Dec 24, 2008

Translations of the Apocrypha

Mark Hoffman has posted on Bob Burns' compilation and comparison of different trnaslations of the Apocrypha. You can access Hoffman's post
here. You can access Burn's post here and a table here

The table as an XML spreadsheet:

As an MS Excel spreadsheet:

As an image file:

Concerning the table Burns offers the following explanatory notes:

The line items highlighted in blue represent the preferred available
text tradition for each book in the collection. For the 3 additions to
Daniel, for instance, the preferred text tradition is "Theodotion". In
this analysis, the Latin Vulgate (with the exception of 2 Esdras) is
never viewed as a preferred text tradition, because it is itself a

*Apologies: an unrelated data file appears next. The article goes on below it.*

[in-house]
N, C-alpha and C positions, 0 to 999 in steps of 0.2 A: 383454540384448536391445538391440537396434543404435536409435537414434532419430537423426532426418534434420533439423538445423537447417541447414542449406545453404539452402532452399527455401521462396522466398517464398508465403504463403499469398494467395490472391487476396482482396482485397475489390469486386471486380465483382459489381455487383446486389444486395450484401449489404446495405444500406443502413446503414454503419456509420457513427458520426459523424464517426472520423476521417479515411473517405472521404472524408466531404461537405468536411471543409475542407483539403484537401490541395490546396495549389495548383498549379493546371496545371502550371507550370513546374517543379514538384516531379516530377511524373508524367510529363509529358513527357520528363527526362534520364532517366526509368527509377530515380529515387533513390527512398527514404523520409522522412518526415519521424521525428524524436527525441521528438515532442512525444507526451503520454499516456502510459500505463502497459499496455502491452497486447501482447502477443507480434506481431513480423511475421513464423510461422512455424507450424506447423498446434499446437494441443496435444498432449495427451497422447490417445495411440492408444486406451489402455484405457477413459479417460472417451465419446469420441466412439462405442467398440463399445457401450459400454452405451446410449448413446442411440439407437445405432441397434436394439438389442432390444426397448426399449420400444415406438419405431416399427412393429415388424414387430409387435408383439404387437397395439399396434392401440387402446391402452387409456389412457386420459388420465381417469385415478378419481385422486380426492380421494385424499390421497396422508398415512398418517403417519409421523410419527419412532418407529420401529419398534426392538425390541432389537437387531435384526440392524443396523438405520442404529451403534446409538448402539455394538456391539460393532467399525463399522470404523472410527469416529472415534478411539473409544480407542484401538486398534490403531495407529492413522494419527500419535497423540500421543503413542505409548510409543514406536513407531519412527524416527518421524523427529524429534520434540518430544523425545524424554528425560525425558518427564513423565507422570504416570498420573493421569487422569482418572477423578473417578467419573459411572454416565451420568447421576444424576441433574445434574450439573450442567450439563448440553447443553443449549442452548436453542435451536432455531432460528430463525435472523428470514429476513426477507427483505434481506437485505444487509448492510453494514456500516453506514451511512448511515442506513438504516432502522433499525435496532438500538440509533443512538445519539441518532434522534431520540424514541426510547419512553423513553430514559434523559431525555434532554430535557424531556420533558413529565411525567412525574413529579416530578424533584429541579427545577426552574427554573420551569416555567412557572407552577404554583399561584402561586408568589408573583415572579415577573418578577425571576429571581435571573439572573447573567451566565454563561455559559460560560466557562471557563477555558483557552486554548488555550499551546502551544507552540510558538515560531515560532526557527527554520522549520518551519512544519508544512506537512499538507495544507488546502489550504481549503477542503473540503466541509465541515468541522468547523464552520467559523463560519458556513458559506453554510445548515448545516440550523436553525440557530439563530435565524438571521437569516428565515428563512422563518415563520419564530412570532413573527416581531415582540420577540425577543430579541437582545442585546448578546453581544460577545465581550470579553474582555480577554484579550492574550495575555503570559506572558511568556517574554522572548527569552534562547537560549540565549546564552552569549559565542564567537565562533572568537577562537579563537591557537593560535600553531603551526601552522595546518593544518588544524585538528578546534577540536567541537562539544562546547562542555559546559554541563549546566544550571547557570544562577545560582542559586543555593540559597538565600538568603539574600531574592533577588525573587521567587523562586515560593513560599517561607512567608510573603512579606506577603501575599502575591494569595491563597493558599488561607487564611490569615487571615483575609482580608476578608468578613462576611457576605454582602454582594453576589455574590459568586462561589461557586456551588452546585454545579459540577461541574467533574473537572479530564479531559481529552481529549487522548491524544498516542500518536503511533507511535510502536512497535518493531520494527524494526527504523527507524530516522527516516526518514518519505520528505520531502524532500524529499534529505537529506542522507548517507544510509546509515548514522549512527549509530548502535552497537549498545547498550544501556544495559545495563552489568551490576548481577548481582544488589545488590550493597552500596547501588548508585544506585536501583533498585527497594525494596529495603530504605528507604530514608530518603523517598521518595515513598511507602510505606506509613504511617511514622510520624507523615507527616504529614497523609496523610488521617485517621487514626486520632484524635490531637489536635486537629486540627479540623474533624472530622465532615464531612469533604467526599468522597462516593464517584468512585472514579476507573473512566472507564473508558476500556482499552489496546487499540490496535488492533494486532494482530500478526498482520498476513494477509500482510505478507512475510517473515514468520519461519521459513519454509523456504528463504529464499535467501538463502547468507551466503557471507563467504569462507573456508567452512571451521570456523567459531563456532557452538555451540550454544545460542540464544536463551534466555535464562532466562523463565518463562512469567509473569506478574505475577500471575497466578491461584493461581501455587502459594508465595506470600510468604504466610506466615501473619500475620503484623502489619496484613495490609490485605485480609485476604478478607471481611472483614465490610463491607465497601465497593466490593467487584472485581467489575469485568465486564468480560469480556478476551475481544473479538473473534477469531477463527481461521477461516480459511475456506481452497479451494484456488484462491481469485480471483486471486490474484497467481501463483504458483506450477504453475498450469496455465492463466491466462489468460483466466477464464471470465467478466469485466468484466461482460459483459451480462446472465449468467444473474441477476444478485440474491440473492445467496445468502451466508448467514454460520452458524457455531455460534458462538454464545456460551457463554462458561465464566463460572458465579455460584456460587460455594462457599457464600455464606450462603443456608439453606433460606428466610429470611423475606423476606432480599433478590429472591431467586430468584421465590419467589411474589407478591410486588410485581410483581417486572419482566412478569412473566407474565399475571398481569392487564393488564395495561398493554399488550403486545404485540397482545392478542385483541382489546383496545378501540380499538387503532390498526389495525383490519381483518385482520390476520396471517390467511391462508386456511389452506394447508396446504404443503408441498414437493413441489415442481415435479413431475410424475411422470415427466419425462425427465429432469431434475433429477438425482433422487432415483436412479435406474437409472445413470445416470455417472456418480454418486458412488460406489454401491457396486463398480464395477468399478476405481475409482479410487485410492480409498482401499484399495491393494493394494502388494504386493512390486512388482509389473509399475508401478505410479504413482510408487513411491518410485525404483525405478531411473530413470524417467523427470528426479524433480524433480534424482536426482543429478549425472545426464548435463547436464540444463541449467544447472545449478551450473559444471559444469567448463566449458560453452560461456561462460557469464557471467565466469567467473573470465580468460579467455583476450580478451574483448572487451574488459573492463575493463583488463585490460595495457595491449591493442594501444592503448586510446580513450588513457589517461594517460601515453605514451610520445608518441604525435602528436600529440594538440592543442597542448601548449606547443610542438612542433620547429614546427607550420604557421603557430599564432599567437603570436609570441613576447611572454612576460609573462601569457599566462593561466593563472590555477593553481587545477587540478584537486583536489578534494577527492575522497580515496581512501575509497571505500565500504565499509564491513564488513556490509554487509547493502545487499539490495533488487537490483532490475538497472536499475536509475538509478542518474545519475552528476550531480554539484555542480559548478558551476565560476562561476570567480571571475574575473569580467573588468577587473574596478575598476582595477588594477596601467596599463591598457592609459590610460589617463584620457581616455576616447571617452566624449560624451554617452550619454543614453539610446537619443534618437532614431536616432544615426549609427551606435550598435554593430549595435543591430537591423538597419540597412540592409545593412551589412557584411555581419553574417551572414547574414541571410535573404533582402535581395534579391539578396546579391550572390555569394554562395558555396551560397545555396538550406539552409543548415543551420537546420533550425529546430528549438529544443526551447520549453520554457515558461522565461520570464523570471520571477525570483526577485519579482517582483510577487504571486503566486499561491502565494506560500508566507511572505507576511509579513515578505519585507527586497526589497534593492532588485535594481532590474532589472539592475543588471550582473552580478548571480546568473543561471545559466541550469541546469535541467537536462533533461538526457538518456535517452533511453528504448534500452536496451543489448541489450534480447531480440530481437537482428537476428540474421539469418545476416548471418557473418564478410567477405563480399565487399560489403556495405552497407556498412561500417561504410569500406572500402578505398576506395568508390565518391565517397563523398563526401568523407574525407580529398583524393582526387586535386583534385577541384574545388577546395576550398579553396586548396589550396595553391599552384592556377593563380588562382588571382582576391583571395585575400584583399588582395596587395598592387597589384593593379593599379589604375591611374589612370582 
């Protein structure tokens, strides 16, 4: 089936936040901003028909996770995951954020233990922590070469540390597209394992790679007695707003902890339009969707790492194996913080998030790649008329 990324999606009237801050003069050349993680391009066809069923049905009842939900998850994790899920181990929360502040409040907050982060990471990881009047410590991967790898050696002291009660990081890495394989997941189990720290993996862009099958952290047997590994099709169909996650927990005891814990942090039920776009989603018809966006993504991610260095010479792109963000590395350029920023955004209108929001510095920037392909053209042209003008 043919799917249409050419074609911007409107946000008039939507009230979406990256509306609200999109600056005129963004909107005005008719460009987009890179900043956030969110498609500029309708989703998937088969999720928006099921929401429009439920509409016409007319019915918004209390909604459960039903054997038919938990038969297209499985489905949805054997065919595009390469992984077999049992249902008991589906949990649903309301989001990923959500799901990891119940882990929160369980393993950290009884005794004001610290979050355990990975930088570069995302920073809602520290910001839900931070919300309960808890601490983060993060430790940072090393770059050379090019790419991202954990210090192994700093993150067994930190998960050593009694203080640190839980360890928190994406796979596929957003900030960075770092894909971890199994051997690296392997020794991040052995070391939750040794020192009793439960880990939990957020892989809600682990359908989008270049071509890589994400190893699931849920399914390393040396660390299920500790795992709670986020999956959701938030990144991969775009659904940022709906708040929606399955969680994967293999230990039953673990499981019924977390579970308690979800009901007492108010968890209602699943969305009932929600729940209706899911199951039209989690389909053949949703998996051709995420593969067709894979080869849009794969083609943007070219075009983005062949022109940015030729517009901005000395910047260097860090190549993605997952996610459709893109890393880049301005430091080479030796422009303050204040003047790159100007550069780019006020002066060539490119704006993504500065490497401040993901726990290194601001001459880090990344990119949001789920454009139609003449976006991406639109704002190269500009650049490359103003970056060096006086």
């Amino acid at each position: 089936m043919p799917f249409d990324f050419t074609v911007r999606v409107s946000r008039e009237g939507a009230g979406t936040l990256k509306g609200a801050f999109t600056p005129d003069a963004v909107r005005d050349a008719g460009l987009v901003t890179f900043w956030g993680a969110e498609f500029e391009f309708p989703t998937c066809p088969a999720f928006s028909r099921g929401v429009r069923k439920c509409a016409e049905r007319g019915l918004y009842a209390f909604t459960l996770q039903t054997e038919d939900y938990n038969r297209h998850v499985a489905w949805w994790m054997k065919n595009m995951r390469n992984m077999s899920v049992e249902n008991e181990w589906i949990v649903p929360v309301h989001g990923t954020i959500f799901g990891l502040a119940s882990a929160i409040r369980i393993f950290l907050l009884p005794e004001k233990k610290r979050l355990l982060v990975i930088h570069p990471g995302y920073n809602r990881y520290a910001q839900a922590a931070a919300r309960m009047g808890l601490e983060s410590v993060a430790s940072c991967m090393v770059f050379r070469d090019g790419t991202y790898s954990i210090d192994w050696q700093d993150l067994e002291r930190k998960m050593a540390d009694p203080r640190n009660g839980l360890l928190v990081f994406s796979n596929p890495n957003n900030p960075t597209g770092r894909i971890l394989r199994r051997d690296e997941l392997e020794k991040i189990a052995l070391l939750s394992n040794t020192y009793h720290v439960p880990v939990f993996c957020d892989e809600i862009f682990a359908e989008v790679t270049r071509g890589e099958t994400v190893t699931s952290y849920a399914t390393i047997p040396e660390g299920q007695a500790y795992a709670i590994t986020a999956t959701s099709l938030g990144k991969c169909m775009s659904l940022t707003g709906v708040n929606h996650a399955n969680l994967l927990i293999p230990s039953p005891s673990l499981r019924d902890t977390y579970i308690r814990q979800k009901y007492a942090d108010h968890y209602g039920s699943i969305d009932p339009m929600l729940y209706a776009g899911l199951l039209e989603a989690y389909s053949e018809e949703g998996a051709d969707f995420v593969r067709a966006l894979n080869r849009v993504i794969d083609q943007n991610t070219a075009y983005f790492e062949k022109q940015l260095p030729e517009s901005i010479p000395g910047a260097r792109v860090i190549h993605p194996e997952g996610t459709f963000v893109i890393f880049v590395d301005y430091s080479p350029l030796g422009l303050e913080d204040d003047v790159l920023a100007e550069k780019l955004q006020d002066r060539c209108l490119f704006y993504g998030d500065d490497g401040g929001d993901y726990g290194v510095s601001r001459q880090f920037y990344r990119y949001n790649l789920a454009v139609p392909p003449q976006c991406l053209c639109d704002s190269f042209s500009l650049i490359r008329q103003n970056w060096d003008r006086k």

translation of the Greek; also it is known that Jerome, the translator
of the Vulgate, paraphrased and abridged a number of these books.

Esther poses the highest number of ways in which it has been handled by
translators. For instance, the translators of the KJV, EV and RSV did
not restore the portions from Greek Esther into the narrative sequence
of the book, so one is left with a jumble of incoherent chapters out of
their context.

Some translators DID reinsert the chapters, such as the NAB, NJB and the
NRSV-CE, but within the context of a translation of Esther from the

Few translators, such as NETS and NRSV, have translated all of Greek
Esther as a unit, thus giving us a better picture of what ancient
readers of Esther in Greek would have been reading.

Three compositions, 2 Esdras, Sirach (Ecclesiasticus) and Psalm 151 have
been enlarged with previously lost portions. 2 Esdras had a portion of
chapter 7 recovered from versions of that book found outside of the
Vulgate. In the case of Psalm 151, its longer original form was
recovered from the Dead Sea Scroll caves. Sirach had portions recovered
from Hebrew fragments found in the Cairo Geniza.

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